Lori is a writer and model living with EDS. She shares her story with Intimately.co about disability and sex. Read more of her work on https://bud-to-bloom.com/
I once viewed my body as my personal Azkaban, something which was impossible to escape from and difficult to navigate. My physical limitations produced a deep seated resentment towards my body, as I believed my disability to be burdensome - however now I have grown to accept my life with Ehlers Danlos Syndrome, in spite of how challenging and complex it may be. This self-discovery fuelled a passion within me to embrace who I am, and put myself out there. One of the ways I did this was by exploring sexual relationships, and from this I learned how to prioritise effective communication in my pursuit of pleasure; all the while being mindful of my unique health needs. Although this, like any journey, wasn’t without a few bumps in the road!
To ensure your needs are supported before, during, and after sex your partner(s) need to have an understanding of what your disability entails, how it affects you, and how to best adapt sex to suit all parties and your respective needs and interests. This doesn’t mean you have to disclose your entire medical history, but if it’s important to consider when moving forward it’s probably best you give it a mention. For example I have an overactive bladder which has resulted in partial urinary incontinence - so I need to wear pads for the majority of the time, and depending on the day, I may need to put a towel down on the bed just in case. So it’s wise to be prepared.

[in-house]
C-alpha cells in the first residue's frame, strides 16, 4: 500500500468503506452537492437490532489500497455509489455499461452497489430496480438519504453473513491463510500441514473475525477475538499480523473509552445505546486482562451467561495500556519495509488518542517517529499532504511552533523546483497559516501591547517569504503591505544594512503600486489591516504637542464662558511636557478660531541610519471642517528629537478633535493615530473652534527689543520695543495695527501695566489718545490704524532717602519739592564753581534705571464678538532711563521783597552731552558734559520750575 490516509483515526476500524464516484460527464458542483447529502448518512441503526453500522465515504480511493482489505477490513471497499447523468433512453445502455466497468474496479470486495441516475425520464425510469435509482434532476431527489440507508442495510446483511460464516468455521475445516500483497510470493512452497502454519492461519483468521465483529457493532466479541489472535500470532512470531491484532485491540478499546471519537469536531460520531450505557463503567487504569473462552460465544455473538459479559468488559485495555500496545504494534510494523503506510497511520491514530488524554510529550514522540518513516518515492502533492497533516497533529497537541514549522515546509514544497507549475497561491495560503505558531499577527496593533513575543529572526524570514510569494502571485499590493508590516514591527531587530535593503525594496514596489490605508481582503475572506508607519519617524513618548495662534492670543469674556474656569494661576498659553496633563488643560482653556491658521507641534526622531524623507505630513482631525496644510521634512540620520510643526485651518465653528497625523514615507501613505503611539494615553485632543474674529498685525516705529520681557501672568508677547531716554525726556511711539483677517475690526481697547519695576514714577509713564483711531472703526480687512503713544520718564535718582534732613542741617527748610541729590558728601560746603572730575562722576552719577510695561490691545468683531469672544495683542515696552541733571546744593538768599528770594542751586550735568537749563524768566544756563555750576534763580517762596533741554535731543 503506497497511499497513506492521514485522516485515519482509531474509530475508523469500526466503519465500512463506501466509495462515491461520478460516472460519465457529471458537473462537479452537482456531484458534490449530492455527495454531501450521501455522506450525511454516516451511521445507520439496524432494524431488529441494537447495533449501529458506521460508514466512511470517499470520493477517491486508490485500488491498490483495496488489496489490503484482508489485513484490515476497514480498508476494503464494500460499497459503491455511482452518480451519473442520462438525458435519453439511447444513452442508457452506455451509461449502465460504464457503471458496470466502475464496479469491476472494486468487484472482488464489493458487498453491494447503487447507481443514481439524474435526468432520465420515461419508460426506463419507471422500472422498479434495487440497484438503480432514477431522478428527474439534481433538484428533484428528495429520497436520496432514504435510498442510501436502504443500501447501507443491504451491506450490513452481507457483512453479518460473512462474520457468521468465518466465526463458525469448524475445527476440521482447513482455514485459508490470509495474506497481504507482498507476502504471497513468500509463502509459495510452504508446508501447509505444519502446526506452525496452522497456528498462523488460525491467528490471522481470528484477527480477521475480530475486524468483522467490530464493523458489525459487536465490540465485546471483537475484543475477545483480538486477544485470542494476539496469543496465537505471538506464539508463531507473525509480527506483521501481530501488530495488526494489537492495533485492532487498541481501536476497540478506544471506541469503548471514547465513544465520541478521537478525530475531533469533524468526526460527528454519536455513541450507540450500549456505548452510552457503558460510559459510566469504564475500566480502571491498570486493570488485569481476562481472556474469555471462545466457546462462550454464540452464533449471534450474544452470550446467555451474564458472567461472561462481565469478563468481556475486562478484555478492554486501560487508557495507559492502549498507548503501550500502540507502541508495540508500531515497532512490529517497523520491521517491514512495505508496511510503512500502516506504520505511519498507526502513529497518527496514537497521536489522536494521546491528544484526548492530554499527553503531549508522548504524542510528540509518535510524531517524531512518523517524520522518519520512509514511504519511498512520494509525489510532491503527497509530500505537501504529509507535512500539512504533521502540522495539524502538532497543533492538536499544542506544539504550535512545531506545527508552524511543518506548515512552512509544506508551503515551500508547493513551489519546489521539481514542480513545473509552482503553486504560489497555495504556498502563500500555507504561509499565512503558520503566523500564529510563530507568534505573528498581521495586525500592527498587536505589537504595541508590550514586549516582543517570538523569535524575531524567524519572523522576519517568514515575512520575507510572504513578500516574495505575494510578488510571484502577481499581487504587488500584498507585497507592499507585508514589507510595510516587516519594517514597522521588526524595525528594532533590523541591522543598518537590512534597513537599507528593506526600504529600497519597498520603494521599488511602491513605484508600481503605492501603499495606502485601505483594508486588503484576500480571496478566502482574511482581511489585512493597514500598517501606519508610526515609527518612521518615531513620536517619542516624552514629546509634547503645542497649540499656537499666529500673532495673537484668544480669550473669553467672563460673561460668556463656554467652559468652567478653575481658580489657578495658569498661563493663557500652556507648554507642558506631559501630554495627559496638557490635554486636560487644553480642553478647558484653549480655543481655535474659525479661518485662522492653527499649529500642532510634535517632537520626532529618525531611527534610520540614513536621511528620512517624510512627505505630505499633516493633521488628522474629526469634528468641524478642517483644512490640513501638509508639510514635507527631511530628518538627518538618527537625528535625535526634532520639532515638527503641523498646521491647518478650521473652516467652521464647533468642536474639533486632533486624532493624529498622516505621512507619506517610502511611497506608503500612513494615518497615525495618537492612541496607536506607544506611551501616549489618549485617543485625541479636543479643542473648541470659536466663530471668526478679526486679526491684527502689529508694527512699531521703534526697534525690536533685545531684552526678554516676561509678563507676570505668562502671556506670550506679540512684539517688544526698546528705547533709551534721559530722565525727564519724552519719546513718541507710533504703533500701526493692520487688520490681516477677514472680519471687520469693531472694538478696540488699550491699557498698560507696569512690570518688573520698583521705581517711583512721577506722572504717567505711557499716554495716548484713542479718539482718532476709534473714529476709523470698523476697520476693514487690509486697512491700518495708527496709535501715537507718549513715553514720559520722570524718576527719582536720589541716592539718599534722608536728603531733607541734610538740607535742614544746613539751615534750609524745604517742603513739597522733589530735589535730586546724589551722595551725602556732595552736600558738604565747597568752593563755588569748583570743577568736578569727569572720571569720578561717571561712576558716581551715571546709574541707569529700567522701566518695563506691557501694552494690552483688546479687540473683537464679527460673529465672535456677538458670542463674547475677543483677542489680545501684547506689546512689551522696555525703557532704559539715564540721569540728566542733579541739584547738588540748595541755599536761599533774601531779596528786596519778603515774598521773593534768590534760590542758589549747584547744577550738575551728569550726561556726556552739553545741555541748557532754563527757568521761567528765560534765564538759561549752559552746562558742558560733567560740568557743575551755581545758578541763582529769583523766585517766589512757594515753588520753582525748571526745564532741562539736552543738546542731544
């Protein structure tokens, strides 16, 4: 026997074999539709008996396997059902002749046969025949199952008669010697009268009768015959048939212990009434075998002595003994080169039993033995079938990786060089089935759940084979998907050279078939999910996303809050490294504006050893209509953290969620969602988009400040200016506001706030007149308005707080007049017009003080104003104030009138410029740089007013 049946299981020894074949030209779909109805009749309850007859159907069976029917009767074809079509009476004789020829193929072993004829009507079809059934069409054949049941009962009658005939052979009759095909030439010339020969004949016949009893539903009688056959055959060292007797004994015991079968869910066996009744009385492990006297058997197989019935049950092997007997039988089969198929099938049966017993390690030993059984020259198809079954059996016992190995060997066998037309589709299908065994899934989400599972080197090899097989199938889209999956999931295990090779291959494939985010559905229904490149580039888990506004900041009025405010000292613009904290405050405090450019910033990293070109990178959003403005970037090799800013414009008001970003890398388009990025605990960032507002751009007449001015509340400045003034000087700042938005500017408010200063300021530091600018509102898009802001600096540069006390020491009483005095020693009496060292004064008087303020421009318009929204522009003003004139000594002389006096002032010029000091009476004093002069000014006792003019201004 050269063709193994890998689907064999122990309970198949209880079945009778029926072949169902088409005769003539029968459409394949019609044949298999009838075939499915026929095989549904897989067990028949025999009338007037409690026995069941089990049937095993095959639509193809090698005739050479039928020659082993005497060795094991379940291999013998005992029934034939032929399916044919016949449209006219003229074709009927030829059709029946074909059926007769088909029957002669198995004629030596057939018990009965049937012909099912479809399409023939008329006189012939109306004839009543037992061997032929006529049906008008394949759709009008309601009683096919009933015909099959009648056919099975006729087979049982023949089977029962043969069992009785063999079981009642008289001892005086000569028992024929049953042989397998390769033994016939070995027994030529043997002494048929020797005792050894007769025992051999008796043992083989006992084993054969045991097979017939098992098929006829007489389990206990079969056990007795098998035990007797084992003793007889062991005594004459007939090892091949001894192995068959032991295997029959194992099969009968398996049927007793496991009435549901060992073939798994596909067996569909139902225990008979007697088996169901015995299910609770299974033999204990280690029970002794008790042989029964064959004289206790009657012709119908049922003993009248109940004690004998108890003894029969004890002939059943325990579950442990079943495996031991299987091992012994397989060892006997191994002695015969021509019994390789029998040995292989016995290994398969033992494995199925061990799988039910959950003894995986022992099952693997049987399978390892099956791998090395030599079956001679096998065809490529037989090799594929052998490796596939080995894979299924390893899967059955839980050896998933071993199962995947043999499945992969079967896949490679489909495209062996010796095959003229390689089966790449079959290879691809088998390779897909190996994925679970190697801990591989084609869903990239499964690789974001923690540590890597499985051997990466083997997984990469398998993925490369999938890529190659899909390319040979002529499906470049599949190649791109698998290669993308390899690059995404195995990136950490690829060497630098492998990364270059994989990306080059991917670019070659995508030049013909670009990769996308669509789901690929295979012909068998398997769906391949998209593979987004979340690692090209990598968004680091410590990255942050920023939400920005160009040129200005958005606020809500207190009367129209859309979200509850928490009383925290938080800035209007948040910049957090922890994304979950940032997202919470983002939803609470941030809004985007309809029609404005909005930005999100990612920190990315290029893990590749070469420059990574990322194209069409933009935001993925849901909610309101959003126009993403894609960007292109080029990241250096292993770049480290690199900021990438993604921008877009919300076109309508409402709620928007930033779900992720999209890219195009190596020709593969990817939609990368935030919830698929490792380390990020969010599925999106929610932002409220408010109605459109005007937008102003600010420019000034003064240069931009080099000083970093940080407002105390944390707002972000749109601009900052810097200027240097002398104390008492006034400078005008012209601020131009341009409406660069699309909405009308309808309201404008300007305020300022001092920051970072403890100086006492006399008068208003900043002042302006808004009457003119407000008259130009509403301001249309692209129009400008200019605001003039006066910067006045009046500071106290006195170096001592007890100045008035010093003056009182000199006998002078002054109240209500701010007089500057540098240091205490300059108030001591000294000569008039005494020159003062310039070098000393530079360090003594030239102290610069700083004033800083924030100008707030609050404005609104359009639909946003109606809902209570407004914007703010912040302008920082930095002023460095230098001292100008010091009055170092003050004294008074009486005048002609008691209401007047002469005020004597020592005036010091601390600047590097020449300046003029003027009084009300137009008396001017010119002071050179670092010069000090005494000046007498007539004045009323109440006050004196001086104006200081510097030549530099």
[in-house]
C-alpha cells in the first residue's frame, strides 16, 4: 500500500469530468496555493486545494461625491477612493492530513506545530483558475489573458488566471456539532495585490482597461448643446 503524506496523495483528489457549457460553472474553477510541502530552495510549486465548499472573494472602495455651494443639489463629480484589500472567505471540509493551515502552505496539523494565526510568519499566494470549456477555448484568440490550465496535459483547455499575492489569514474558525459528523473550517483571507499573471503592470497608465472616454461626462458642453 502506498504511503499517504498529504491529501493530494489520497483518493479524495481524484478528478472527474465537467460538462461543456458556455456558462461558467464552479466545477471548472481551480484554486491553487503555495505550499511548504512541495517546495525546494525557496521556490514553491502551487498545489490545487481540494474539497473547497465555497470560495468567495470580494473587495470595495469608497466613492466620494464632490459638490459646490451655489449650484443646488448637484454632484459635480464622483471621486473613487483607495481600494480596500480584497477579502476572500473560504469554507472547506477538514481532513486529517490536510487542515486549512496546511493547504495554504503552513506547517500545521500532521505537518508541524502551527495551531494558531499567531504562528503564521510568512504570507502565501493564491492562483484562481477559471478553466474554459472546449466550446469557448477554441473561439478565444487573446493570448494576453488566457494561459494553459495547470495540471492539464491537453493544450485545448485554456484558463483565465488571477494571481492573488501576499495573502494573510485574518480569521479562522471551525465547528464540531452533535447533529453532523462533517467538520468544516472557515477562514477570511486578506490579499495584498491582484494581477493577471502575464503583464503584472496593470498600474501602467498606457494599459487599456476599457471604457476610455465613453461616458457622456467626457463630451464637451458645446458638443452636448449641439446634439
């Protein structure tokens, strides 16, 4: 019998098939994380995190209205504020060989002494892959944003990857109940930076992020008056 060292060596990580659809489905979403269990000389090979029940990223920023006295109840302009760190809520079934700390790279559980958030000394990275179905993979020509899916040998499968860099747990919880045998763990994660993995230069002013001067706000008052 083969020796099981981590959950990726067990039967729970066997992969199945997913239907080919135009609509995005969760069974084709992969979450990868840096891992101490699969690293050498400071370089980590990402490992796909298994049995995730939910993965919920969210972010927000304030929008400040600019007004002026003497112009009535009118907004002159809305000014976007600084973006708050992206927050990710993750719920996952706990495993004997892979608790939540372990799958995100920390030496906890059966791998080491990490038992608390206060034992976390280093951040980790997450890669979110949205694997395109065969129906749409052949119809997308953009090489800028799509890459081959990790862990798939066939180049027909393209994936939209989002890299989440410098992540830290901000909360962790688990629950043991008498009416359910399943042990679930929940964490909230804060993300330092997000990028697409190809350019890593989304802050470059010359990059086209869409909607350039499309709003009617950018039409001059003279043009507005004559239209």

Our state of health is unique to us, and therefore it affects parts of our life differently - such as one’s range of movement, balance, coordination, pain levels, skin sensitivity, and physical strength; so how we have sex is going to depend on these factors. Yet this doesn’t mean we cannot enjoy ourselves or experiment - if anything it’s quite the opposite, as these ‘limitations’ force us to explore ways to overcome obstacles and work as a team. One thing I used to struggle with was trying to find physical comfort during sex, as I have acute pelvic and spinal pain, so certain positions are uncomfortable and offputting, so don’t be afraid to voice how it feels, and what you think would help. A similar example is when I had to begin monitoring my energy levels throughout the day to understand how I could ensure I had the most energy possible to maintain mental presence to have as mindful of an experience as possible, and connect with my body and my partner’s more effectively.
Once I would have felt bad for not being able to do things in the typical way. But our complex needs are not laboursome or a hindrance, and if someone is making you feel like you’re being taxing, demand they leave. Your partner(s) needs to be respectful of your needs, because you deserve nothing less.
Communication regarding our disability and overall wellbeing isn’t a one time thing, and this applies to sex too - it should be constant, as pleasure cannot be achieved when one person is suffering in silence.